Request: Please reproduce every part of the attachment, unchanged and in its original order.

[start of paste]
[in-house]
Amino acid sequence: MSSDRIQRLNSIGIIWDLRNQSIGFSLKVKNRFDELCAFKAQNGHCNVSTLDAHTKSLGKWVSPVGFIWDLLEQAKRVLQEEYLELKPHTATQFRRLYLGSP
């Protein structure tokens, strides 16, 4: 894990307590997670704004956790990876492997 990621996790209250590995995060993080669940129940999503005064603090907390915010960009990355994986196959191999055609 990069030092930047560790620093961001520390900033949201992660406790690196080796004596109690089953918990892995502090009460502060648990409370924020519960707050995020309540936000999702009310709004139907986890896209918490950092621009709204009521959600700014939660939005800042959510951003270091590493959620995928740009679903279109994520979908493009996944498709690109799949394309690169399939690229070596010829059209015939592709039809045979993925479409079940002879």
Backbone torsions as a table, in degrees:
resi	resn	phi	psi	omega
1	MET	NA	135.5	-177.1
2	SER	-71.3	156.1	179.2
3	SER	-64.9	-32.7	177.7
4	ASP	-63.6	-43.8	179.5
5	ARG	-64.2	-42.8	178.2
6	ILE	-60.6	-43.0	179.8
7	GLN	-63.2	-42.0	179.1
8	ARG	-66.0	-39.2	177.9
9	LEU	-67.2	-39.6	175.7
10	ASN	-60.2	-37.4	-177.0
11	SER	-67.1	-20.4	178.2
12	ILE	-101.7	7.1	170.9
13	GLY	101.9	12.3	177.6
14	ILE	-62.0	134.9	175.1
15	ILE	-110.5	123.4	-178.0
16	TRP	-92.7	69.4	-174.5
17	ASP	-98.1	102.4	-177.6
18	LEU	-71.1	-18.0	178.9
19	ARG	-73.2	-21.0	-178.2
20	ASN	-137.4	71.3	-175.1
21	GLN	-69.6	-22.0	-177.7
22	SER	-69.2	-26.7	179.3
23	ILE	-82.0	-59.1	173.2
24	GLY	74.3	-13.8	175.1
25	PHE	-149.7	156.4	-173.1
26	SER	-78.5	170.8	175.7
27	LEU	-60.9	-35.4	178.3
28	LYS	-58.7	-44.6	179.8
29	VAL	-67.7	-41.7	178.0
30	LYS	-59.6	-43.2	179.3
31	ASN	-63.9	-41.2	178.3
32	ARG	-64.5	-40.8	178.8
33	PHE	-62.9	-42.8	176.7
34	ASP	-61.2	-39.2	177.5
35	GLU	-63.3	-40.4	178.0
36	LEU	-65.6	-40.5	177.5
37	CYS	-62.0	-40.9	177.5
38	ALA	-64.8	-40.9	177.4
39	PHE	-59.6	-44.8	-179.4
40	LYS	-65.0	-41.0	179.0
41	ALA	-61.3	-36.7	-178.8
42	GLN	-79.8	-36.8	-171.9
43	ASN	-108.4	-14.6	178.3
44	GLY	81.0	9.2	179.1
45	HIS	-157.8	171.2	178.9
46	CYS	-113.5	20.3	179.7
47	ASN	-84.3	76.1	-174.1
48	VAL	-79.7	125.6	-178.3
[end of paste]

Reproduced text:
[in-house]
Amino acid sequence: MSSDRIQRLNSIGIIWDLRNQSIGFSLKVKNRFDELCAFKAQNGHCNVSTLDAHTKSLGKWVSPVGFIWDLLEQAKRVLQEEYLELKPHTATQFRRLYLGSP
């Protein structure tokens, strides 16, 4: 894990307590997670704004956790990876492997 990621996790209250590995995060993080669940129940999503005064603090907390915010960009990355994986196959191999055609 990069030092930047560790620093961001520390900033949201992660406790690196080796004596109690089953918990892995502090009460502060648990409370924020519960707050995020309540936000999702009310709004139907986890896209918490950092621009709204009521959600700014939660939005800042959510951003270091590493959620995928740009679903279109994520979908493009996944498709690109799949394309690169399939690229070596010829059209015939592709039809045979993925479409079940002879």
Backbone torsions as a table, in degrees:
resi	resn	phi	psi	omega
1	MET	NA	135.5	-177.1
2	SER	-71.3	156.1	179.2
3	SER	-64.9	-32.7	177.7
4	ASP	-63.6	-43.8	179.5
5	ARG	-64.2	-42.8	178.2
6	ILE	-60.6	-43.0	179.8
7	GLN	-63.2	-42.0	179.1
8	ARG	-66.0	-39.2	177.9
9	LEU	-67.2	-39.6	175.7
10	ASN	-60.2	-37.4	-177.0
11	SER	-67.1	-20.4	178.2
12	ILE	-101.7	7.1	170.9
13	GLY	101.9	12.3	177.6
14	ILE	-62.0	134.9	175.1
15	ILE	-110.5	123.4	-178.0
16	TRP	-92.7	69.4	-174.5
17	ASP	-98.1	102.4	-177.6
18	LEU	-71.1	-18.0	178.9
19	ARG	-73.2	-21.0	-178.2
20	ASN	-137.4	71.3	-175.1
21	GLN	-69.6	-22.0	-177.7
22	SER	-69.2	-26.7	179.3
23	ILE	-82.0	-59.1	173.2
24	GLY	74.3	-13.8	175.1
25	PHE	-149.7	156.4	-173.1
26	SER	-78.5	170.8	175.7
27	LEU	-60.9	-35.4	178.3
28	LYS	-58.7	-44.6	179.8
29	VAL	-67.7	-41.7	178.0
30	LYS	-59.6	-43.2	179.3
31	ASN	-63.9	-41.2	178.3
32	ARG	-64.5	-40.8	178.8
33	PHE	-62.9	-42.8	176.7
34	ASP	-61.2	-39.2	177.5
35	GLU	-63.3	-40.4	178.0
36	LEU	-65.6	-40.5	177.5
37	CYS	-62.0	-40.9	177.5
38	ALA	-64.8	-40.9	177.4
39	PHE	-59.6	-44.8	-179.4
40	LYS	-65.0	-41.0	179.0
41	ALA	-61.3	-36.7	-178.8
42	GLN	-79.8	-36.8	-171.9
43	ASN	-108.4	-14.6	178.3
44	GLY	81.0	9.2	179.1
45	HIS	-157.8	171.2	178.9
46	CYS	-113.5	20.3	179.7
47	ASN	-84.3	76.1	-174.1
48	VAL	-79.7	125.6	-178.3